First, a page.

The risks and benefits of using these technologies for urban planning and law enforcement are the subject of great debate, and they’re still revealing themselves in practice. But big data analytics have done more than cast a Big Brotherly shadow over urban space. They have also changed the significance of a basic element of what makes them urban: dense proximity.
Historically, one of the great economic benefits of urban life is having access to jobs, schooling, goods, and services without needing to travel very far. But digital platforms that aggregate consumer demand are making physical density less important. Uber and Airbnb, the killer apps of the 2010s, exemplify this change. Once upon a time, visitors needed to flock to quarters where a city’s supply of hotel accommodations and other tourist amenities were physically consolidated, usually downtown. If you needed a ride, you used to call the taxi company directly, or flag down one of the cabs that served that area.
Now we transmit our demands for trips and beds as data from wherever we are, rather than direct interactions that depend on physical nearness. Uber and Airbnb consolidate our requests with those of a sea of other users, set prices, offer us suppliers, and dispatch them to us (for more on this, see the technology analyst Ben Thompson’s aggregation theory). The apps are creating their own agglomerations of demand, networks that are held together via digital ligaments instead of actual proximity. Kevin Webb, a transportation data expert, points out that Amazon works the same way, building off the big-box store model that came before it: Instead of physically traveling to an area where you can buy tennis balls, shampoo, and a can of tomato paste at three different but close-together shops, its shopping algorithms mean that it can stash those items on a single warehouse shelf thousands of miles away.
What does this shift mean? On-demand platforms have made certain kinds of goods and services more convenient, affordable, and accessible for customers across the income, age, and race spectrums. New places and things opened up for new markets. But the less-desirable consequences of replacing physical marketplaces with digital bundles of demand have been major. As ride-hailing emerged, the taxi industry in most cities has been gutted; in many others, traffic congestion has spiked and transit ridership has declined. Thanks to online short-term rentals, traditional hotels have seen a declining share of travelers opting for their wares and neighborhood housing shortages have been exacerbated by hosts who rent to Airbnb guests rather than full-time tenants. In some cases, once-residential neighborhoods have been emptied of locals and turned into streets of rentable ghost hotels.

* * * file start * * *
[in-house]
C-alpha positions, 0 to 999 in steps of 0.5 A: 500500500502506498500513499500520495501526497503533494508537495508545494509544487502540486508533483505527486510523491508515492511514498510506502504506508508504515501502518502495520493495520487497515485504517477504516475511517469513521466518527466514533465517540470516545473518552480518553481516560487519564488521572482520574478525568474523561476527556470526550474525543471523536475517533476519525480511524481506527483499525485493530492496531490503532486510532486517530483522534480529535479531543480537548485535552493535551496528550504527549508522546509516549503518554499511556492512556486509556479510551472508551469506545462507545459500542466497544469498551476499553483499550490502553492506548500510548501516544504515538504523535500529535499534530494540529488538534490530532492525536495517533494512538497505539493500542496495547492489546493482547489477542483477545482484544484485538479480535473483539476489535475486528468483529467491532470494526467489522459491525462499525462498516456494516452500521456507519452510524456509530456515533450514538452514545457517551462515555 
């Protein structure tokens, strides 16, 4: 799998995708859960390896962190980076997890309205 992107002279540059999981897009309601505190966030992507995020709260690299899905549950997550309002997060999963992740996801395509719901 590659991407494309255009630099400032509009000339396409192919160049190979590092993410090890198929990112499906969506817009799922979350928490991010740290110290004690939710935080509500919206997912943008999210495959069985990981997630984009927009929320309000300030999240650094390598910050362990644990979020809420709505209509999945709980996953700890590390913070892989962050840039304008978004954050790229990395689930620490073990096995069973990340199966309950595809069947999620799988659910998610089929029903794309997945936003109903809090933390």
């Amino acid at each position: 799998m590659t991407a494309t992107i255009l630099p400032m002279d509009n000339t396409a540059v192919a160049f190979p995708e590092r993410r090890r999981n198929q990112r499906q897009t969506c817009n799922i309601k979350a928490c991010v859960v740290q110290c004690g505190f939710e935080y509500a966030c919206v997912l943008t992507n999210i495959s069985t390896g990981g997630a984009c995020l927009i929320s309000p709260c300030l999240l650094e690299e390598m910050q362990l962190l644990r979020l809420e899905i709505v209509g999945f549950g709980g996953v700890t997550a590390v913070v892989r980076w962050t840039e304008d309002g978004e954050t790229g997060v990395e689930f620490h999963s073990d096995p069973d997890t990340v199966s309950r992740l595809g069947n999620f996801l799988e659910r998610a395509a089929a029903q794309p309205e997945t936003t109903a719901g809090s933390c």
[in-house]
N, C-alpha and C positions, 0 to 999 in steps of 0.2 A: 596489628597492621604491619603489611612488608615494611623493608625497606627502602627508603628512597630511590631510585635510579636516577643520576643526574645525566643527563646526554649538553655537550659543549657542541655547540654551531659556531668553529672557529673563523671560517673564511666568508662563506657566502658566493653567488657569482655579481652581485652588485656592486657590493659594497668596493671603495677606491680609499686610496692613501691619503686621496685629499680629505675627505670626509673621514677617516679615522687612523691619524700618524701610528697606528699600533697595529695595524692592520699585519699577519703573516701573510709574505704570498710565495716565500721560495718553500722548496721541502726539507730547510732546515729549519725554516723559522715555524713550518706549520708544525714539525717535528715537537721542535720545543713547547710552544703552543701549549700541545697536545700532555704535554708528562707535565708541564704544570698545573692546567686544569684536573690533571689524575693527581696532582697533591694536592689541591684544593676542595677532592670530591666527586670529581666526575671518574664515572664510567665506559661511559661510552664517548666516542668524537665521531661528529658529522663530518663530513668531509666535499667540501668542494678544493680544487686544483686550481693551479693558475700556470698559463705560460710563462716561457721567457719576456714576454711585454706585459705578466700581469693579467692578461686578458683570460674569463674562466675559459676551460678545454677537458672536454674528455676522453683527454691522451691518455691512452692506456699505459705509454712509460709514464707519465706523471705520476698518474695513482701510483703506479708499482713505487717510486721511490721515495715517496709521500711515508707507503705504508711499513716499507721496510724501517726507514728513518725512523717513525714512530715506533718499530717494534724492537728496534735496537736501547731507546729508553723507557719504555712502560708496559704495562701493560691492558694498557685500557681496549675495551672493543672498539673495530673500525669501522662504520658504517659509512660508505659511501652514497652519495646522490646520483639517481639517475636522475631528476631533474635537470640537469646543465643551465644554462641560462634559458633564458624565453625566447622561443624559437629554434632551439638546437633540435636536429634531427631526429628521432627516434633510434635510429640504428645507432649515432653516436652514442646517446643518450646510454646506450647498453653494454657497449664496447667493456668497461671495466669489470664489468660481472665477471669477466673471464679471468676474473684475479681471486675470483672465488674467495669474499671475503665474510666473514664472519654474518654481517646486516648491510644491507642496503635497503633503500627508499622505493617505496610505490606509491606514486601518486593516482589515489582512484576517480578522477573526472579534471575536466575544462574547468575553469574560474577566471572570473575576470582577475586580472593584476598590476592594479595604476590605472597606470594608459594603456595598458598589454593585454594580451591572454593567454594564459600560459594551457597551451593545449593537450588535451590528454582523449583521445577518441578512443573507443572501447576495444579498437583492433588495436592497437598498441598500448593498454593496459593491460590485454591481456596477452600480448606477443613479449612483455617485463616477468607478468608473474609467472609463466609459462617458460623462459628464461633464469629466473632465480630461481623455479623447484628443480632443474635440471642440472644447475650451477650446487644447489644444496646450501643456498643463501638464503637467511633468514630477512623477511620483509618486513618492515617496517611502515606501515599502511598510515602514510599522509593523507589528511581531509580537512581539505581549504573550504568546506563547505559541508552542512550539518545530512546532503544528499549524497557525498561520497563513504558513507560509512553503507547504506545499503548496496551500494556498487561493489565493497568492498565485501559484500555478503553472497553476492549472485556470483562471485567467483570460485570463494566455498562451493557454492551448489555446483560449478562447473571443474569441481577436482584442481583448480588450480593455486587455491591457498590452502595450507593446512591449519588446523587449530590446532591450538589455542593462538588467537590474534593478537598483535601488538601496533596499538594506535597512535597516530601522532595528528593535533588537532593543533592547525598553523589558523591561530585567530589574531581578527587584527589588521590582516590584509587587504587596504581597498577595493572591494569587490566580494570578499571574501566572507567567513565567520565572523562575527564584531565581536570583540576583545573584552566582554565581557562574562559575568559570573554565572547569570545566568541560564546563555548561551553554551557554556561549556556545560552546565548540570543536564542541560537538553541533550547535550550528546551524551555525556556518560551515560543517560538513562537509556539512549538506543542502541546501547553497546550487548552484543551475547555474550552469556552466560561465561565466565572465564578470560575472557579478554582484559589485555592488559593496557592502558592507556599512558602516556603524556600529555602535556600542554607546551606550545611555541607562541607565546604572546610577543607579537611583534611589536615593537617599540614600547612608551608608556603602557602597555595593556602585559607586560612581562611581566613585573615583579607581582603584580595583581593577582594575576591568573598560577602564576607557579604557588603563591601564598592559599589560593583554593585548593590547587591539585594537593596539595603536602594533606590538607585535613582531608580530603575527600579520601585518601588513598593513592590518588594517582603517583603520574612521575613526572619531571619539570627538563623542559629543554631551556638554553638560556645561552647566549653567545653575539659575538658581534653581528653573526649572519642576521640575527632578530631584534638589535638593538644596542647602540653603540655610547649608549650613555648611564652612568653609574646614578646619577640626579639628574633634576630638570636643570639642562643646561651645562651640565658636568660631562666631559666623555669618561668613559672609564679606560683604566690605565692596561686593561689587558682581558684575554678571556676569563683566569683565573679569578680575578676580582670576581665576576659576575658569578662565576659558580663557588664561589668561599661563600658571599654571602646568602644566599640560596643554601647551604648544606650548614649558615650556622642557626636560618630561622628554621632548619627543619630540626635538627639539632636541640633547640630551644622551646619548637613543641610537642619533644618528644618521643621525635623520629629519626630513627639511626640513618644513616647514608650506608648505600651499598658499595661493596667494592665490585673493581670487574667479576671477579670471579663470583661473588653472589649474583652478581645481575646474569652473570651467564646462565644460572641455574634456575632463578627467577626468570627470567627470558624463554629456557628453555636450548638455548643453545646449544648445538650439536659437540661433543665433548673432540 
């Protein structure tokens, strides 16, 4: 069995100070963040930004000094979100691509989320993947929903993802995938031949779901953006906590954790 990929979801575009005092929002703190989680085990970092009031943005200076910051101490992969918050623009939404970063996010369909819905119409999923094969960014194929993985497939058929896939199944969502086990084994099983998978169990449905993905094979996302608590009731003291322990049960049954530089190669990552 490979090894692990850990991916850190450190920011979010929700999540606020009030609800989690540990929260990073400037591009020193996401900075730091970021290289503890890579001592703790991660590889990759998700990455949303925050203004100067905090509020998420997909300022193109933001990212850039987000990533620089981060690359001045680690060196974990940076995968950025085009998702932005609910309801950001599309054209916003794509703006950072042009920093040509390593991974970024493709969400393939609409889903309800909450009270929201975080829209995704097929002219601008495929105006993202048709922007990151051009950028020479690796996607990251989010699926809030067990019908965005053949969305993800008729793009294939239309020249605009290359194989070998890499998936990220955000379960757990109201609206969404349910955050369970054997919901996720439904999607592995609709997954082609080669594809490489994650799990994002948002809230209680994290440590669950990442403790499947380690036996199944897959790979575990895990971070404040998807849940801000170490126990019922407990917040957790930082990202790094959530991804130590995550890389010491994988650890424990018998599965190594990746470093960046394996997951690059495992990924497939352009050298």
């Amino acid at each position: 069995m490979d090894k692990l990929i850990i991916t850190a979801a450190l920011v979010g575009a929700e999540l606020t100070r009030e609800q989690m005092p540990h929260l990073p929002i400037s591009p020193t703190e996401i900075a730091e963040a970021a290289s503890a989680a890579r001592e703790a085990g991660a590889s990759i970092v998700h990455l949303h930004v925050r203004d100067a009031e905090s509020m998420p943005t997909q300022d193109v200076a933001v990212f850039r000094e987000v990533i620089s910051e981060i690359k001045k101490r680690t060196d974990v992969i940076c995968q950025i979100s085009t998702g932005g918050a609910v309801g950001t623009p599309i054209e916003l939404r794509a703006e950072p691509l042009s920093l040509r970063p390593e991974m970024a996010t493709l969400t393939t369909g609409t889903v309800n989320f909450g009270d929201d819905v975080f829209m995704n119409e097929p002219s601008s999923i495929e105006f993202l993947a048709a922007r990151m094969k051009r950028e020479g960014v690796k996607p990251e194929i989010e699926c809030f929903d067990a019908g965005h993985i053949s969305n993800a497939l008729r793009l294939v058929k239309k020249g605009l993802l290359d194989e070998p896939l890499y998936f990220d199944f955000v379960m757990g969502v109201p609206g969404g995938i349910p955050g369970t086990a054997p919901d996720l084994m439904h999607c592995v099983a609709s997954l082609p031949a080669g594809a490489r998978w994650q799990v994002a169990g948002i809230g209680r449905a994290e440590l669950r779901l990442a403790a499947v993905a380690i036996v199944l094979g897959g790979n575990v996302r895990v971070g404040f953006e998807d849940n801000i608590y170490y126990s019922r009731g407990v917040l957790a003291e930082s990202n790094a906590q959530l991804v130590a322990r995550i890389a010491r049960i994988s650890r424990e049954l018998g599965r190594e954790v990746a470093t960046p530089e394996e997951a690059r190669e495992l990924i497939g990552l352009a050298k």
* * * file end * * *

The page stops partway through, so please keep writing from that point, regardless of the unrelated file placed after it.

As those effects manifested in cities from Tuscaloosa to San Francisco over the 2010s, critics blamed these upstart industries for wreaking havoc on traffic planning, housing prices, and local labor markets. But a subtler impact may be just as important: They altered a key ingredient of what makes an urban economy. The 2010s were the decade the city became an App Store: an online marketplace where our choices were closely tracked, where that data became part of the products we were using, and where digital clusters of activity displaced real-world transactions. Yes, we still go downtown for drinks, meals, and shopping experiences. But, more and more, we live in cities of the cloud.